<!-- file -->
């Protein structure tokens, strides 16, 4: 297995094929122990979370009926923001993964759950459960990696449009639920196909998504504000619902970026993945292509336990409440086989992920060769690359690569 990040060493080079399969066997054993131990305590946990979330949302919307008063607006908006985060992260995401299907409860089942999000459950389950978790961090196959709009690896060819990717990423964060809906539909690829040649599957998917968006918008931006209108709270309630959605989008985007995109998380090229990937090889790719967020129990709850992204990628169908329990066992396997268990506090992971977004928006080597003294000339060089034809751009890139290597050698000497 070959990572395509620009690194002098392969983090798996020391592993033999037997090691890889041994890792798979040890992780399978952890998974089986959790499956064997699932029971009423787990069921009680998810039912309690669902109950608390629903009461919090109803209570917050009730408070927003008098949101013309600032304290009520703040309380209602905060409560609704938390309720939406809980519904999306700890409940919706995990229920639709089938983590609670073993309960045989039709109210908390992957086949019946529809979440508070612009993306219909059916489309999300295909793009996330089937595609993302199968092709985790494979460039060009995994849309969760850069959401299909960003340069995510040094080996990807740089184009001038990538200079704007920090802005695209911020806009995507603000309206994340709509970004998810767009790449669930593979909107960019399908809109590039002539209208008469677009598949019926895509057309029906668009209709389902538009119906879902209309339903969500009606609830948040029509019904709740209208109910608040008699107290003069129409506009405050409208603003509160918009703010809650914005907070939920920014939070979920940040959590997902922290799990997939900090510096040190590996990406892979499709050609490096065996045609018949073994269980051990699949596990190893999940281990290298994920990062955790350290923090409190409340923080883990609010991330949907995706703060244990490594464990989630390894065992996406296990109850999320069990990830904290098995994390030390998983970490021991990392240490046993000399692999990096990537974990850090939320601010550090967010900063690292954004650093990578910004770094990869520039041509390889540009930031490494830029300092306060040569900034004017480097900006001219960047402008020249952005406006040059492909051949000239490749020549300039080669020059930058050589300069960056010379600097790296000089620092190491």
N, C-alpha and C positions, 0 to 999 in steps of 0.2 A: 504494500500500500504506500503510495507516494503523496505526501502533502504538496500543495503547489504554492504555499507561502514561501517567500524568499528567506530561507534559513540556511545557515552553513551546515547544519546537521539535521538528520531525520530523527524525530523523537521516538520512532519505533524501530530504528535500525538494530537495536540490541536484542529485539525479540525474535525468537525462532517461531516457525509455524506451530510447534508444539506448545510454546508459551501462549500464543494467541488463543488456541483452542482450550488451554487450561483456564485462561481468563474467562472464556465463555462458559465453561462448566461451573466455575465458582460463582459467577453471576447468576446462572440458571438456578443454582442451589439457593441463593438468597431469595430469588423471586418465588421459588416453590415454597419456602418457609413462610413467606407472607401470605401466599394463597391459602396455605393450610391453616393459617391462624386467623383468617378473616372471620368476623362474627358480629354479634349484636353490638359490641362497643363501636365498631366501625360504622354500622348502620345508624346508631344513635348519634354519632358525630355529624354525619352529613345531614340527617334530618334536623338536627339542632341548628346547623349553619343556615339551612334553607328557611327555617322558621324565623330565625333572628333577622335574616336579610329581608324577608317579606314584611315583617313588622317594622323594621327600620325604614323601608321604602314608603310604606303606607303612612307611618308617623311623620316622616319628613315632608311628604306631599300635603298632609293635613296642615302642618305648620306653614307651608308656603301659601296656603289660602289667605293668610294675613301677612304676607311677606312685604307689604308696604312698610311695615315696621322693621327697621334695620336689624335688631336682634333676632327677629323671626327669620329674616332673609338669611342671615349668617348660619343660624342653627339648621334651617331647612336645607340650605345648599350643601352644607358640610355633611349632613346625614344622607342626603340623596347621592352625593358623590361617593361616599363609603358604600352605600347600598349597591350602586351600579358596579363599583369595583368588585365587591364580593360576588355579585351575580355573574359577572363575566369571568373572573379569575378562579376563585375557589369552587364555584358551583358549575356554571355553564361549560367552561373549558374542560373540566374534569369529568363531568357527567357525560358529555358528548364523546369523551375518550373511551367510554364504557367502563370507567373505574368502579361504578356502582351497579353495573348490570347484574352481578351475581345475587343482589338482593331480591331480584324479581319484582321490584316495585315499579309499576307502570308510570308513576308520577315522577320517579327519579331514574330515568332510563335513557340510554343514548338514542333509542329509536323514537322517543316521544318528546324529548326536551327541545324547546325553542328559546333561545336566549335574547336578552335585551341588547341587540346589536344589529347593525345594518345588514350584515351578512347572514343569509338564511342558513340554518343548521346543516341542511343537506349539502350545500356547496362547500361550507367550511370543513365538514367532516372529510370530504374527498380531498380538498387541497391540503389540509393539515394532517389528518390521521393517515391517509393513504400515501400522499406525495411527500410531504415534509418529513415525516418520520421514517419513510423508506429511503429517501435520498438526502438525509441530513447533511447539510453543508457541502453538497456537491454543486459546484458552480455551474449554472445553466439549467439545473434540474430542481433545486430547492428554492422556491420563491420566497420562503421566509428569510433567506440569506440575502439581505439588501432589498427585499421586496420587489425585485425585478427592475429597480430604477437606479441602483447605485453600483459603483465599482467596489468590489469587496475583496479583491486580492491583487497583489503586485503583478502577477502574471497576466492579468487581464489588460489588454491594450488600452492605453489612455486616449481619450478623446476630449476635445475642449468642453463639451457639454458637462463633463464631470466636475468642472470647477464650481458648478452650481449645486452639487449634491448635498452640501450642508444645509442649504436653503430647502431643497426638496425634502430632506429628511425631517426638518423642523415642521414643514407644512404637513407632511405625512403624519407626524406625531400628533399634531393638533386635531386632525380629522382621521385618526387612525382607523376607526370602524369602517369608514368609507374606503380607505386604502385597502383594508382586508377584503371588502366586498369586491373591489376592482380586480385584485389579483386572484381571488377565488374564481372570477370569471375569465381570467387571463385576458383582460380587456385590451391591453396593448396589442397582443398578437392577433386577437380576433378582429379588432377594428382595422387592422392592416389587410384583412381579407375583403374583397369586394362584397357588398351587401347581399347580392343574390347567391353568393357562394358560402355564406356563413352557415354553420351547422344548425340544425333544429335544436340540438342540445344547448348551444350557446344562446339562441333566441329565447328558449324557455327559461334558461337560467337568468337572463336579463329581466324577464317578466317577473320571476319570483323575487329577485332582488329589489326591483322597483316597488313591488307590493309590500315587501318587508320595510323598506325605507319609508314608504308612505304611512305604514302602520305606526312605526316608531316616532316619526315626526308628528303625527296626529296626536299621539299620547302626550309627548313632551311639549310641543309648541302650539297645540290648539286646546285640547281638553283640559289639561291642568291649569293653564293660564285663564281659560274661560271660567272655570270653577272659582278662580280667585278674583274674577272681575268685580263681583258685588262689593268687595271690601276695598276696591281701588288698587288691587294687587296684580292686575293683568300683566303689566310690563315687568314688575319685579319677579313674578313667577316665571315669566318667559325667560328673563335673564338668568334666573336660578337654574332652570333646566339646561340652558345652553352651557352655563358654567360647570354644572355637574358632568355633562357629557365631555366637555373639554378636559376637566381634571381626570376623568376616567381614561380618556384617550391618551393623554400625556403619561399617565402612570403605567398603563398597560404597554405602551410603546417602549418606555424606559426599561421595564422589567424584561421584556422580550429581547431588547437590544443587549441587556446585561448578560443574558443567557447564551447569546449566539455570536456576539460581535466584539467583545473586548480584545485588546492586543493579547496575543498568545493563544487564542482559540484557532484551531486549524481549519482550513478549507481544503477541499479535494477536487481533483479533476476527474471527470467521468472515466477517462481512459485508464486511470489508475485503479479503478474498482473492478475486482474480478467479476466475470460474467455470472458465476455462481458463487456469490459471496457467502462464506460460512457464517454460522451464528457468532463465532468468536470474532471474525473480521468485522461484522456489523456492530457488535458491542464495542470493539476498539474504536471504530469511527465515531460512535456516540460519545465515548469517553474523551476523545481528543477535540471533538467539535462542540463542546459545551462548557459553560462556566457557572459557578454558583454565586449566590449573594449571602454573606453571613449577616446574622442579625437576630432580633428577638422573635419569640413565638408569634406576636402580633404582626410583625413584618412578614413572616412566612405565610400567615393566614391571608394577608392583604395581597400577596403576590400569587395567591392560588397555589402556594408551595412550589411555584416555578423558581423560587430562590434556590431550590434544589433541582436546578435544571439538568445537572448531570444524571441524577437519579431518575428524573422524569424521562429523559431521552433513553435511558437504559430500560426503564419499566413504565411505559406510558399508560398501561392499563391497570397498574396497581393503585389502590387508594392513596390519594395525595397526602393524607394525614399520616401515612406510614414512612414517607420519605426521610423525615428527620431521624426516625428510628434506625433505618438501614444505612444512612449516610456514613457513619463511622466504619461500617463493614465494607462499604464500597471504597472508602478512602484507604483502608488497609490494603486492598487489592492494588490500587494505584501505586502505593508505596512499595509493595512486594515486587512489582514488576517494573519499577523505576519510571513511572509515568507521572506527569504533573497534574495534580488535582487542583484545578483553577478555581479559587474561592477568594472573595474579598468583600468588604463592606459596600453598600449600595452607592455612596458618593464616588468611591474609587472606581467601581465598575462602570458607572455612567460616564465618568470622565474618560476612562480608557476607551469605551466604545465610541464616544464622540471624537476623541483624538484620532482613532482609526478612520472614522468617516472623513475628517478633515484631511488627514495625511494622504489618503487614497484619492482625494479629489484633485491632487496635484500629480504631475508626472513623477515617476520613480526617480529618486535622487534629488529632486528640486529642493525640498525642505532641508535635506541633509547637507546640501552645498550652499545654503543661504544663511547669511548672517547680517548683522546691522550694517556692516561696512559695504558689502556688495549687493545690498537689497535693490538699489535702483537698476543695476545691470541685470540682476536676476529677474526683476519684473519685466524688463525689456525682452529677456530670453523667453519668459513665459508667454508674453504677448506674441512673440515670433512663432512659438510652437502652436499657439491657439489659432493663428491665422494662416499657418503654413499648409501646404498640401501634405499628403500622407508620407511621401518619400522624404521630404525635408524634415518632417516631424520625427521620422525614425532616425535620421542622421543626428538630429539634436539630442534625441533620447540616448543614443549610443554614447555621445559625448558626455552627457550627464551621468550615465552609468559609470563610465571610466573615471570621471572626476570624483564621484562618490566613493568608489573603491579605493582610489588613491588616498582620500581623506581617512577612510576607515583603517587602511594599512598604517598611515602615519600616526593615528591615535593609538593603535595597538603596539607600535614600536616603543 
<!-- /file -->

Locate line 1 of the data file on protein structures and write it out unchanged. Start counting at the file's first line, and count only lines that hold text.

């Protein structure tokens, strides 16, 4: 297995094929122990979370009926923001993964759950459960990696449009639920196909998504504000619902970026993945292509336990409440086989992920060769690359690569 990040060493080079399969066997054993131990305590946990979330949302919307008063607006908006985060992260995401299907409860089942999000459950389950978790961090196959709009690896060819990717990423964060809906539909690829040649599957998917968006918008931006209108709270309630959605989008985007995109998380090229990937090889790719967020129990709850992204990628169908329990066992396997268990506090992971977004928006080597003294000339060089034809751009890139290597050698000497 070959990572395509620009690194002098392969983090798996020391592993033999037997090691890889041994890792798979040890992780399978952890998974089986959790499956064997699932029971009423787990069921009680998810039912309690669902109950608390629903009461919090109803209570917050009730408070927003008098949101013309600032304290009520703040309380209602905060409560609704938390309720939406809980519904999306700890409940919706995990229920639709089938983590609670073993309960045989039709109210908390992957086949019946529809979440508070612009993306219909059916489309999300295909793009996330089937595609993302199968092709985790494979460039060009995994849309969760850069959401299909960003340069995510040094080996990807740089184009001038990538200079704007920090802005695209911020806009995507603000309206994340709509970004998810767009790449669930593979909107960019399908809109590039002539209208008469677009598949019926895509057309029906668009209709389902538009119906879902209309339903969500009606609830948040029509019904709740209208109910608040008699107290003069129409506009405050409208603003509160918009703010809650914005907070939920920014939070979920940040959590997902922290799990997939900090510096040190590996990406892979499709050609490096065996045609018949073994269980051990699949596990190893999940281990290298994920990062955790350290923090409190409340923080883990609010991330949907995706703060244990490594464990989630390894065992996406296990109850999320069990990830904290098995994390030390998983970490021991990392240490046993000399692999990096990537974990850090939320601010550090967010900063690292954004650093990578910004770094990869520039041509390889540009930031490494830029300092306060040569900034004017480097900006001219960047402008020249952005406006040059492909051949000239490749020549300039080669020059930058050589300069960056010379600097790296000089620092190491």